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Poem by William Cullen Bryant

After a Tempest

The day had been a day of wind and storm;-- 
The wind was laid, the storm was overpast,-- 
And stooping from the zenith, bright and warm 
Shone the great sun on the wide earth at last. 
I stood upon the upland slope and cast 
My eye upon a broad and beauteous scene, 
Where the vast plain lay girt by mountains vast, 
And hills oer hills lifted their heads of green, 
With pleasant vales scooped out and villages between. 

The rain-drops glistened on the trees around, 
Whose shadows on the tall grass were not stirred, 
Save when a shower of diamonds, to the ground, 
Was shaken by the flight of startled bird; 
For birds were warbling round, and bees were heard 
About the flowers; the cheerful rivulet sung 
And gossiped, as he hastened ocean-ward; 
To the gray oak the squirrel, chiding clung, 
And chirping from the ground the grasshopper upsprung. 

And from beneath the leaves that kept them dry 
Flew many a glittering insect here and there, 
And darted up and down the butterfly, 
That seemed a living blossom of the air. 
The flocks came scattering from the thicket, where 
The violent rain had pent them; in the way 
Strolled groups of damsels frolicksome and fair; 
The farmer swung the scythe or turned the hay, 
And twixt the heavy swaths his children were at play. 

It was a scene of peace--and, like a spell,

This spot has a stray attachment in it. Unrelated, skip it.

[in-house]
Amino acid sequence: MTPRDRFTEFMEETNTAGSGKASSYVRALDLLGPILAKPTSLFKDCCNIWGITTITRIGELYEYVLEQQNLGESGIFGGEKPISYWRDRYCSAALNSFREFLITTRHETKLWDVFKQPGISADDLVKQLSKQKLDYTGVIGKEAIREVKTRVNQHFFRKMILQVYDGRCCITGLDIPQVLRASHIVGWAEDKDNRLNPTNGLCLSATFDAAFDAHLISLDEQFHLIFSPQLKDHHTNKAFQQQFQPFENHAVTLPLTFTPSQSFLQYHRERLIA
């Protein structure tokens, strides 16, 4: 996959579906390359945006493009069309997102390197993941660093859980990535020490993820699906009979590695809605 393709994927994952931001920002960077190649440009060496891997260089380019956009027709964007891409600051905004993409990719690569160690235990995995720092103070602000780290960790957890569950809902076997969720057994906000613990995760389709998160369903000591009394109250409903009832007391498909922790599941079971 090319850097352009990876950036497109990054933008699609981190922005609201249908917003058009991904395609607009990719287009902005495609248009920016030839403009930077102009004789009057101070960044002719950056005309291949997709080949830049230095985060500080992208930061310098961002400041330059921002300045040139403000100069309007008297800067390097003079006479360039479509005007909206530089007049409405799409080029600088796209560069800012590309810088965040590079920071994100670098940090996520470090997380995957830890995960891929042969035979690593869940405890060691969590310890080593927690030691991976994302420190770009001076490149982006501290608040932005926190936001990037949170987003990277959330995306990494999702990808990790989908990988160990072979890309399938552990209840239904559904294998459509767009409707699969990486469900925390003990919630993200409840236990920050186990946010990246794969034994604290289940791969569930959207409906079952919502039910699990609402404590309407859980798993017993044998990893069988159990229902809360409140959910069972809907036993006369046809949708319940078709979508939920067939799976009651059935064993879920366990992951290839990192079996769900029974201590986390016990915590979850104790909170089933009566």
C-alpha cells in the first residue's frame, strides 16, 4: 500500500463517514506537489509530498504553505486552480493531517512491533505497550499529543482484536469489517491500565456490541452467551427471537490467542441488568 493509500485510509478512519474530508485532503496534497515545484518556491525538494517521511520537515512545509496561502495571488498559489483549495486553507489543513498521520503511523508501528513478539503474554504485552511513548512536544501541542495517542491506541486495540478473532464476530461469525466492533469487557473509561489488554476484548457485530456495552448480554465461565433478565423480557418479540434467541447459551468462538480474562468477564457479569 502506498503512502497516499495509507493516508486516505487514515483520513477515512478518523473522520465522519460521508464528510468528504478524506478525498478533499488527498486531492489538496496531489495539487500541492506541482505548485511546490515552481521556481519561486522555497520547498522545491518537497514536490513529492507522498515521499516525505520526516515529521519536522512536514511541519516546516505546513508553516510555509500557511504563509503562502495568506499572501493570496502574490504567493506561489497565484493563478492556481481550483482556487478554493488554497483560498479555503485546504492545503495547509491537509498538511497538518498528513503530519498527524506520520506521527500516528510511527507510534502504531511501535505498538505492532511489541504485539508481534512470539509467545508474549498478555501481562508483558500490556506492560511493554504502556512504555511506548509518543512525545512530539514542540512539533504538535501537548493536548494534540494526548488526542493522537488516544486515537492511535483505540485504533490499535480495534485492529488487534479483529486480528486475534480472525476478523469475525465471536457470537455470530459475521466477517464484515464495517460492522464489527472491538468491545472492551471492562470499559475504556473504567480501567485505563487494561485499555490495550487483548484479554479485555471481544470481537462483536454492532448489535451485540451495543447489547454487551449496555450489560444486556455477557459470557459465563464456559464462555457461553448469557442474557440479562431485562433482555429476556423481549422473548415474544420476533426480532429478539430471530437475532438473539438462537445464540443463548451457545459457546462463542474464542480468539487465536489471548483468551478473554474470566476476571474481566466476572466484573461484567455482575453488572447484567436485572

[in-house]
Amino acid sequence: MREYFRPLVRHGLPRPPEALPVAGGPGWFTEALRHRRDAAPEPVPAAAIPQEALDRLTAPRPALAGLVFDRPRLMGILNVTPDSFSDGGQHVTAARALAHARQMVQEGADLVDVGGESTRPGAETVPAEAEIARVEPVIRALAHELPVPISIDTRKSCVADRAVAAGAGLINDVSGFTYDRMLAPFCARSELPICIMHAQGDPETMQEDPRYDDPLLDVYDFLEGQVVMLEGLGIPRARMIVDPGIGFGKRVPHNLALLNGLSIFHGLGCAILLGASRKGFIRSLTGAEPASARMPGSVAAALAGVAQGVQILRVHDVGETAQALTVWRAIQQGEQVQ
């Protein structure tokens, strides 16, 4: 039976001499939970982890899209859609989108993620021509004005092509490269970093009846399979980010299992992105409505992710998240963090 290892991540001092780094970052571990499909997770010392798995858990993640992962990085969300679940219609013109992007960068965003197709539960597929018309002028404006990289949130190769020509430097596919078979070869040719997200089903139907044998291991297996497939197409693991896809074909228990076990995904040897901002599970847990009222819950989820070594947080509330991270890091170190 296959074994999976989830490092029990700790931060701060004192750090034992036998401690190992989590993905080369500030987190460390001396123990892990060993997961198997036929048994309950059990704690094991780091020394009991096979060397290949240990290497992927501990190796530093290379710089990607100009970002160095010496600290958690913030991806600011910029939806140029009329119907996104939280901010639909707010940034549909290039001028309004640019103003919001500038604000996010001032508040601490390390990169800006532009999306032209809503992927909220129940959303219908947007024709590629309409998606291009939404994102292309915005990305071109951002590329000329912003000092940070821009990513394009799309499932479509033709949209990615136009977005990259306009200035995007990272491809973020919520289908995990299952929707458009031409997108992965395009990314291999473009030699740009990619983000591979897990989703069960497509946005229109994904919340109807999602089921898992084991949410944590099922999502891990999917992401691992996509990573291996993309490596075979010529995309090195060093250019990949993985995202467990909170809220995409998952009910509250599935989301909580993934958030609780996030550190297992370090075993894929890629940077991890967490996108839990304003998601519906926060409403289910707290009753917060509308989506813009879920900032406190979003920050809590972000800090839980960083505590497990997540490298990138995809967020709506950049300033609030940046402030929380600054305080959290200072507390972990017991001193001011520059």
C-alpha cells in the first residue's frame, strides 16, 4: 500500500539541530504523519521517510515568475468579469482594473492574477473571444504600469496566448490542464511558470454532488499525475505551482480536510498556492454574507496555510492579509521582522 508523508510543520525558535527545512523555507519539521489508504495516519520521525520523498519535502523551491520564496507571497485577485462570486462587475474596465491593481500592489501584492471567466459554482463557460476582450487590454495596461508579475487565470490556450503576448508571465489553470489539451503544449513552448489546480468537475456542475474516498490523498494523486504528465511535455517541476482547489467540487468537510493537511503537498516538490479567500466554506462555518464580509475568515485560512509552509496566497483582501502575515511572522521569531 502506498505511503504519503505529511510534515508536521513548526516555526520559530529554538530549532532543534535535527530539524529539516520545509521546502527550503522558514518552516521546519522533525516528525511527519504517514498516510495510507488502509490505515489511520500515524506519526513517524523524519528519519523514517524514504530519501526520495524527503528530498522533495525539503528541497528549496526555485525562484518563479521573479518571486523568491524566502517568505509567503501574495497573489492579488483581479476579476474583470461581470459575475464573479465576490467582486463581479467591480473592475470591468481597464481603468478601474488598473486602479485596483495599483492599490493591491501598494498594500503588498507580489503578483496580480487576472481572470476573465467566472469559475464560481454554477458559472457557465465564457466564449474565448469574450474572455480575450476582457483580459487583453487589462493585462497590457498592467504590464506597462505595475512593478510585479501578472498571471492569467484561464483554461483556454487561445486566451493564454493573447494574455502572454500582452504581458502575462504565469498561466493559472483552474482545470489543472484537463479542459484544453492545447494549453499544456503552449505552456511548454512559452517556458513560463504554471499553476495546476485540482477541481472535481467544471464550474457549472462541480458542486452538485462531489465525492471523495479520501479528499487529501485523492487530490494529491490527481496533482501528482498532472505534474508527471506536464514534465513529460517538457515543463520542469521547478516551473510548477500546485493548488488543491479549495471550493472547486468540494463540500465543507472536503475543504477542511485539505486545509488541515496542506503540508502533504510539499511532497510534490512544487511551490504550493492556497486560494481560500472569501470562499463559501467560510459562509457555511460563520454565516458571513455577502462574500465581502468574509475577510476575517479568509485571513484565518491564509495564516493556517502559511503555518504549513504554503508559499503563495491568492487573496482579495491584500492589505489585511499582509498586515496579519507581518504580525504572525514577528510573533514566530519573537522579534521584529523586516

Did that serene and golden sunlight fall 
Upon the motionless wood that clothed the fell, 
And precipice upspringing like a wall, 
And glassy river and white waterfall, 
And happy living things that trod the bright 
And beauteous scene; while far beyond them all, 
On many a lovely valley, out of sight, 
Was poured from the blue heavens the same soft golden light. 

I looked, and thought the quiet of the scene 
An emblem of the peace that yet shall be, 
When, oer earths continents and isles between, 
The noise of war shall cease from sea to sea, 
And married nations dwell in harmony; 
When millions, crouching in the dust to one, 
No more shall beg their lives on bended knee, 
Nor the black stake be dressed, nor in the sun 
The oerlabored captive toil, and wish his life were done. 

Too long, at clash of arms amid her bowers 
And pools of blood, the earth has stood aghast, 
The fair earth, that should only blush with flowers 
And ruddy fruits; but not for aye can last 
The storm, and sweet the sunshine when tis past. 
Lo, the clouds roll away--they break--they fly, 
And, like the glorious light of summer, cast 
Oer the wide landscape from the embracing sky, 
On all the peaceful world the smile of heaven shall lie.

William Cullen Bryant

William Cullen Bryant's other poems:
  1. An Indian Story
  2. Hymn of the City
  3. The Living Lost
  4. The Death of Lincoln
  5. To a Cloud

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